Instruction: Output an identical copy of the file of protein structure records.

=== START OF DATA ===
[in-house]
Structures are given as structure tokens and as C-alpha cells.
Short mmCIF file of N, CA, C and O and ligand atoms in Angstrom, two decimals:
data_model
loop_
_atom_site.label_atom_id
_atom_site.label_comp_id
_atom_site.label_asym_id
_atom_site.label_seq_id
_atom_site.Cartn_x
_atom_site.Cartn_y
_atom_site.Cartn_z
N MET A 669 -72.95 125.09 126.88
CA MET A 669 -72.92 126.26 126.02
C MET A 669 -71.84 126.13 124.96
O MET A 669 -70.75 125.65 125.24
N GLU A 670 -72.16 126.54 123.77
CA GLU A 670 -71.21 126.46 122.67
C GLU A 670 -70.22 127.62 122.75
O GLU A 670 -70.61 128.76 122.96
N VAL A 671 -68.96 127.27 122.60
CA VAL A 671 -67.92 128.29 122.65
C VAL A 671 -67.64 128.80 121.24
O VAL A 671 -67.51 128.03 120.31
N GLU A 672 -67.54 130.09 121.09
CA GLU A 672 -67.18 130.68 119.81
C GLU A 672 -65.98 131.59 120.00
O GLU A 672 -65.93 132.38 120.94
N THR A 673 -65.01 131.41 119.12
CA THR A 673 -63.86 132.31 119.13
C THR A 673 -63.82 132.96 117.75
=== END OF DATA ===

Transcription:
[in-house]
Structures are given as structure tokens and as C-alpha cells.
Short mmCIF file of N, CA, C and O and ligand atoms in Angstrom, two decimals:
data_model
loop_
_atom_site.label_atom_id
_atom_site.label_comp_id
_atom_site.label_asym_id
_atom_site.label_seq_id
_atom_site.Cartn_x
_atom_site.Cartn_y
_atom_site.Cartn_z
N MET A 669 -72.95 125.09 126.88
CA MET A 669 -72.92 126.26 126.02
C MET A 669 -71.84 126.13 124.96
O MET A 669 -70.75 125.65 125.24
N GLU A 670 -72.16 126.54 123.77
CA GLU A 670 -71.21 126.46 122.67
C GLU A 670 -70.22 127.62 122.75
O GLU A 670 -70.61 128.76 122.96
N VAL A 671 -68.96 127.27 122.60
CA VAL A 671 -67.92 128.29 122.65
C VAL A 671 -67.64 128.80 121.24
O VAL A 671 -67.51 128.03 120.31
N GLU A 672 -67.54 130.09 121.09
CA GLU A 672 -67.18 130.68 119.81
C GLU A 672 -65.98 131.59 120.00
O GLU A 672 -65.93 132.38 120.94
N THR A 673 -65.01 131.41 119.12
CA THR A 673 -63.86 132.31 119.13
C THR A 673 -63.82 132.96 117.75